Signs along the prom warn of the dangers of fast rising tides and quicksands; river channels, gullies and dykes constantly change course and sands that are safe one day can be deadly the next. It is in Grange that we learn of an unusual guided excursion. The town is the finishing point of a 12km walk across the Morecambe Bay sands, led in the warmer months by local sand-pilot, fisherman and farmer Cedric Robinson.
Before the Furness railway was built in 1857, the quickest way of reaching southern Lakeland from Lancashire was with a guide across the sands. Records show that the first guide, a ‘‘ carter’’, offered safe passage across the sands from 1501. In 1963, Robinson was appointed the 25th Queen’s guide to the Kent Sands of Morecambe Bay. He revived the role of piloting groups across the sands and for more than 40 years has been leading Cross-Bay walks.
Robinson is in his 70s and has lived in south Cumbria all his life. He says he can read the treacherous quicksand, galloping tides and changing channels better than others can read the morning paper. Those without his life-long knowledge of the sands step out at their peril. (In 2004, a gang of 19 Chinese cockle gatherers perished on Morecambe Bay after they were trapped by racing tides.) Guide’s Farm and its 700-year-old cottage, a wave’s roar from the sea at Grange, come with the job. Robinson doesn’t seem to mind when I track him down and ring him at home. ‘‘ Working the sands was in my blood,’’ he tells me. ‘‘ As a young boy I followed the sands with my dad. When I was 14 I’d venture 8km from shore alone, gathering cockles, shrimps and flukes, with only the gulls and terns for company.’’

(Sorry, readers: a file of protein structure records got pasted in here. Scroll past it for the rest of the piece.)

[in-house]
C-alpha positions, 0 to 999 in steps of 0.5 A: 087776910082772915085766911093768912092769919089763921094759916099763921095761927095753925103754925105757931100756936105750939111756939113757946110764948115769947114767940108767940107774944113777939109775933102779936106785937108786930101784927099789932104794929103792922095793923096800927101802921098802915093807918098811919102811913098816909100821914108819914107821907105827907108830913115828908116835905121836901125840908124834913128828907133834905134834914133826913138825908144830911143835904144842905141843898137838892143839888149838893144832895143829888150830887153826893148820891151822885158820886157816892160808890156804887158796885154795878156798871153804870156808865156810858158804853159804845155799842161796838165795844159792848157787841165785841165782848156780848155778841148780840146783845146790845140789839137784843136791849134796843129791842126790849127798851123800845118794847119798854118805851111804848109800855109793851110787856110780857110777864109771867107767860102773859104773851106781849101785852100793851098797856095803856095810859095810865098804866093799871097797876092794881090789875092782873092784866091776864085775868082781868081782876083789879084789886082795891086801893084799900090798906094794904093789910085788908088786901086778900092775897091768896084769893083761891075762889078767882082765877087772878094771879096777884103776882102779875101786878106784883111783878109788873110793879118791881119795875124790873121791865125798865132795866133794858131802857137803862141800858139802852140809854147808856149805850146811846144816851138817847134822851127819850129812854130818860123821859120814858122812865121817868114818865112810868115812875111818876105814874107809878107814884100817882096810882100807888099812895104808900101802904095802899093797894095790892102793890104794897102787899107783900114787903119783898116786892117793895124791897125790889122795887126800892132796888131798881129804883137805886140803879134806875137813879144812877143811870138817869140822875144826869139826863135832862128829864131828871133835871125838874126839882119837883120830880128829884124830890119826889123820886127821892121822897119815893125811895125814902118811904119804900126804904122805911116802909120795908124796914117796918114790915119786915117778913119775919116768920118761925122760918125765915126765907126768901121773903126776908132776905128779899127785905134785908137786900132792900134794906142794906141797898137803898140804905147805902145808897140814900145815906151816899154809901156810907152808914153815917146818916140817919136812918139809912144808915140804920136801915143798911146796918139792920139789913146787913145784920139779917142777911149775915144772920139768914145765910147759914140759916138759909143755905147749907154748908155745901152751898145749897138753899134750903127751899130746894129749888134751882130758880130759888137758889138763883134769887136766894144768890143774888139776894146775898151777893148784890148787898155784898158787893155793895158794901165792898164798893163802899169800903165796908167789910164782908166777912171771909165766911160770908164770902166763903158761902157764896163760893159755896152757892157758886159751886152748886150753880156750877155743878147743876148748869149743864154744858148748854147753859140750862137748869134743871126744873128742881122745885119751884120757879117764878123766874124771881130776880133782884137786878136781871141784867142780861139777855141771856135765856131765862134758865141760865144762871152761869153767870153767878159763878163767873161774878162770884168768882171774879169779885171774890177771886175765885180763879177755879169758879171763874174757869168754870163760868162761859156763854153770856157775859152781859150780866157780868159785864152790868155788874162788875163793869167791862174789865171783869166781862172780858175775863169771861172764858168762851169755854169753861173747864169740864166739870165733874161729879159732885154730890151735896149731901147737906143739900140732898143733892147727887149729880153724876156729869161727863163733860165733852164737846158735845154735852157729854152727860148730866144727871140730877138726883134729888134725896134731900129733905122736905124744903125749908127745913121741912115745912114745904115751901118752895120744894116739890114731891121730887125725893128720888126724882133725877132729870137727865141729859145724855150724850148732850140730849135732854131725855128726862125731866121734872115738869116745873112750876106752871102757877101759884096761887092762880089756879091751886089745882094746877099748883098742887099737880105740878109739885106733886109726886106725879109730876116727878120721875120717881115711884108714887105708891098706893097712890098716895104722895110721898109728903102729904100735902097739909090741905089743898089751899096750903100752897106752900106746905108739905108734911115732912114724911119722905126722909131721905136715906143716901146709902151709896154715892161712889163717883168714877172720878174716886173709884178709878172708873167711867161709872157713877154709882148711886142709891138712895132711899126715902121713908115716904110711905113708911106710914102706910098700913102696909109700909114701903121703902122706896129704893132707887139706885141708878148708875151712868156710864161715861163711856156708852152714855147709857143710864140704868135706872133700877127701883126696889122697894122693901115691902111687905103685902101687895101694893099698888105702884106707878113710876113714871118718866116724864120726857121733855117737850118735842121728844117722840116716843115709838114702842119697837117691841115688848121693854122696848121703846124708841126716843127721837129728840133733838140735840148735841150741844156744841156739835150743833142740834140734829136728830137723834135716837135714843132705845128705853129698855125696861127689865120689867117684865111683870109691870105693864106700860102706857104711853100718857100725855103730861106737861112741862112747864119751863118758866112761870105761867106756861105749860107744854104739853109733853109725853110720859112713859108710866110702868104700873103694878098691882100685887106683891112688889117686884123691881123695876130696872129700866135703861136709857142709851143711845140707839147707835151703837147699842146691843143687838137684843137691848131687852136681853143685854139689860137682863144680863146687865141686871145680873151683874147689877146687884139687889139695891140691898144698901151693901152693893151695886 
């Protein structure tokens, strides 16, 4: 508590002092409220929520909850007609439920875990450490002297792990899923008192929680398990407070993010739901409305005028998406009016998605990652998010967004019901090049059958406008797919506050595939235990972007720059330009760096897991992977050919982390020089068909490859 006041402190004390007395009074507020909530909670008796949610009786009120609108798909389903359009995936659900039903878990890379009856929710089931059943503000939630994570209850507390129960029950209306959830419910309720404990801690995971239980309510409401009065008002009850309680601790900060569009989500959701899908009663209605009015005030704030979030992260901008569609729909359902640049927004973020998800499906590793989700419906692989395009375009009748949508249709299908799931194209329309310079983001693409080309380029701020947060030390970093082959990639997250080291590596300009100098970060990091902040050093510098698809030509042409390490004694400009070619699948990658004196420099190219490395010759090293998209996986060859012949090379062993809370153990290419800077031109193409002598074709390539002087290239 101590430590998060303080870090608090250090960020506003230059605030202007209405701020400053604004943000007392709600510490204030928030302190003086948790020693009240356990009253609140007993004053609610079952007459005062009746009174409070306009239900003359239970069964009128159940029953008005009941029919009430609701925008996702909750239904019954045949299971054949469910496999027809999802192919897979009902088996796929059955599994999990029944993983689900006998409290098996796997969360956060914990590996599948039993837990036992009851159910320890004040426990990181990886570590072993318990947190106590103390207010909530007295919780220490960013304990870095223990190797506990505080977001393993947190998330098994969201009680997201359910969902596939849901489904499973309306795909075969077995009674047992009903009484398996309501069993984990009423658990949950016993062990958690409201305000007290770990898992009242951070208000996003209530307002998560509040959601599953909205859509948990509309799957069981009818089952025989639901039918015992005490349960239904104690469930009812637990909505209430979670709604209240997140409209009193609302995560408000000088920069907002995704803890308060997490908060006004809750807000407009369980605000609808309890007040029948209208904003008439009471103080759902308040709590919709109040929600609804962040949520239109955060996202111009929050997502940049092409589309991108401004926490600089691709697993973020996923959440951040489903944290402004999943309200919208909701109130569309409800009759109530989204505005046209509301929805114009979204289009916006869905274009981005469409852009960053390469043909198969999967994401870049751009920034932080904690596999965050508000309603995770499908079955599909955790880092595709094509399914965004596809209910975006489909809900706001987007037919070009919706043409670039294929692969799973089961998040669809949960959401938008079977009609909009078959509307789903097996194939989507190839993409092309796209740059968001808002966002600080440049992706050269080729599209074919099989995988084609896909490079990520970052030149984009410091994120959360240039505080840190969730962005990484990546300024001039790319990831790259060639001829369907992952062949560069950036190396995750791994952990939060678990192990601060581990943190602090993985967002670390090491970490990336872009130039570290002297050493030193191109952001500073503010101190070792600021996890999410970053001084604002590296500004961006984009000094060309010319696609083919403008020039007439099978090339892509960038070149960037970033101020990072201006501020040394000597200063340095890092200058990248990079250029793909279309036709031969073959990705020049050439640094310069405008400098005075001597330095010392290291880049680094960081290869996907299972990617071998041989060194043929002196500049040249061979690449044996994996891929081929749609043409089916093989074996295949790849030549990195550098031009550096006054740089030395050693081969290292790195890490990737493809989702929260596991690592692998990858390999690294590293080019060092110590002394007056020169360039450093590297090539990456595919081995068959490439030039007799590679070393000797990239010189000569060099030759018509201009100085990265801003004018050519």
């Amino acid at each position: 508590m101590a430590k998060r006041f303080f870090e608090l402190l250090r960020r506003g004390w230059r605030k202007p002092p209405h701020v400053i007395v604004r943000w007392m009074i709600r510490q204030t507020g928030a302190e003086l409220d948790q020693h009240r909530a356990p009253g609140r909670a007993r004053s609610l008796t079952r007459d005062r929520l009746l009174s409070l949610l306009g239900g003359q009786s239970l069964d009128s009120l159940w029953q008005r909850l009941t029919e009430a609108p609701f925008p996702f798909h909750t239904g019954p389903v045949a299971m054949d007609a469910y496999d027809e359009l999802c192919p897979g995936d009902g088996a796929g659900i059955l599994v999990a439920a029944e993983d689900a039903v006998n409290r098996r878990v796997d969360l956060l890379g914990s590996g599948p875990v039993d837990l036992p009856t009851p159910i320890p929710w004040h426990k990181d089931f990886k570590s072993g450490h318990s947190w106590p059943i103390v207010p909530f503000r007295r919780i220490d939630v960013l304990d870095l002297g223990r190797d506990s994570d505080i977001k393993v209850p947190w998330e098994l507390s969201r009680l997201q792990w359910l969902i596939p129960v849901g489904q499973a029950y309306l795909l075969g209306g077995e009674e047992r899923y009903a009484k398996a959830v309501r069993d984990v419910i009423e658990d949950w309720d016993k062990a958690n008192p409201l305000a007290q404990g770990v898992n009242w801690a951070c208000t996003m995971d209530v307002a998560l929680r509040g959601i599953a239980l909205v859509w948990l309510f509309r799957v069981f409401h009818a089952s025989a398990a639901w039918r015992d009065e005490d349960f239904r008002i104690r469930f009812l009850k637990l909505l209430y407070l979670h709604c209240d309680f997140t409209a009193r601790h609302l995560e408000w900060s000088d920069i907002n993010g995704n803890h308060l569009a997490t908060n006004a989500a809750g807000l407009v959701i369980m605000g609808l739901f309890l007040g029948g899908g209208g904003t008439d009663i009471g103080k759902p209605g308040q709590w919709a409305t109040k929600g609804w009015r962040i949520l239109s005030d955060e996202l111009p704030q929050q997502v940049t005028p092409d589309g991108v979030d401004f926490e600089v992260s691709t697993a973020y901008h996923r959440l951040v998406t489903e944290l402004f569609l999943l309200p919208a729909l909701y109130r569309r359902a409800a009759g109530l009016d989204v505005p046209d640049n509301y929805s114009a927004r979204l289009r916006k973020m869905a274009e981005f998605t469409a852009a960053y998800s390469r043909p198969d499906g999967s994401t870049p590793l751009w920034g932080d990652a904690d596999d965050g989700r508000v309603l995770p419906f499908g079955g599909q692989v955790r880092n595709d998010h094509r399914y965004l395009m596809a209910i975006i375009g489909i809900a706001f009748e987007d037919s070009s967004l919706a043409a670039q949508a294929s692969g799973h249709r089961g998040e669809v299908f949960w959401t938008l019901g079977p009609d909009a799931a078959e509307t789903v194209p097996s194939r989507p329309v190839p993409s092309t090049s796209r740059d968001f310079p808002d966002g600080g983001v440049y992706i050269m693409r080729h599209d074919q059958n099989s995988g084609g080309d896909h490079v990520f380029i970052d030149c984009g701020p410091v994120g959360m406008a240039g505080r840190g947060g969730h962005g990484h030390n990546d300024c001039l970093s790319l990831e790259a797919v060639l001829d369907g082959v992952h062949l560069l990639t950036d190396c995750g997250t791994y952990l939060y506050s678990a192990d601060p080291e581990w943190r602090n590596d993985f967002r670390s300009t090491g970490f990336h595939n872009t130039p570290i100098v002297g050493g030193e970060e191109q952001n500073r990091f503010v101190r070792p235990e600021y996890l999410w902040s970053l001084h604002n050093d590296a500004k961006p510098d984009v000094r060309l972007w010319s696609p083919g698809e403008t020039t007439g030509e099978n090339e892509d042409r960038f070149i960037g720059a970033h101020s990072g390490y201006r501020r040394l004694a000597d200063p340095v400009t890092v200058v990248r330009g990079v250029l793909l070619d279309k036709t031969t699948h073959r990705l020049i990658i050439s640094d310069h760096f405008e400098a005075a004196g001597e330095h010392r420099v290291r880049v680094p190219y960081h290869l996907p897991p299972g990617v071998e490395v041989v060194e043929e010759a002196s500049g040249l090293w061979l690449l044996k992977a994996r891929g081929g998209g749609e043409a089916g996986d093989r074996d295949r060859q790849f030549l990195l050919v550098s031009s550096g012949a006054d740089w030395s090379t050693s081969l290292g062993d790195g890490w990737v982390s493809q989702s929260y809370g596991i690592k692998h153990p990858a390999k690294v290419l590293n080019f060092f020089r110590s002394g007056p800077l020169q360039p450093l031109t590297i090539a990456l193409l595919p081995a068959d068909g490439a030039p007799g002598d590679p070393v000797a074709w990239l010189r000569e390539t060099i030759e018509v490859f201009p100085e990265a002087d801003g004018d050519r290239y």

Robinson doesn’t fish for a living these days. He is too busy leading the Cross-Bay walks, which take place from May to October and are always booked out. More than 400,000 people have joined the hikes over the past 30 years. Many walkers are sponsored and millions of pounds has been raised for charity.
He explains: ‘‘ We start at the village of Arnside and cross the Kent estuary, finishing near Grange. The day before I always mark the safest route with laurel branches. We also take a tractor and trailer so people can rest if they’re tired.
‘‘ I’ve taken children from Chernobyl fluke gathering. They didn’t speak a word of English and they’d never been on an estuary before. They loved it,’’ Robinson adds. ‘‘ Crossing the wide, empty sands towards the mountains of the Lake District is the experience of a lifetime.’’ Then he rings off, our phone conversation at an agreeable end. It’s January and we can’t do the walk,
so the next best way to see the sands is by train. A 20-minute journey west of Grange takes us along the shoreline, past Guide’s Cottage, through farmland reclaimed from the sea and across the sands to the small market town of Ulverston.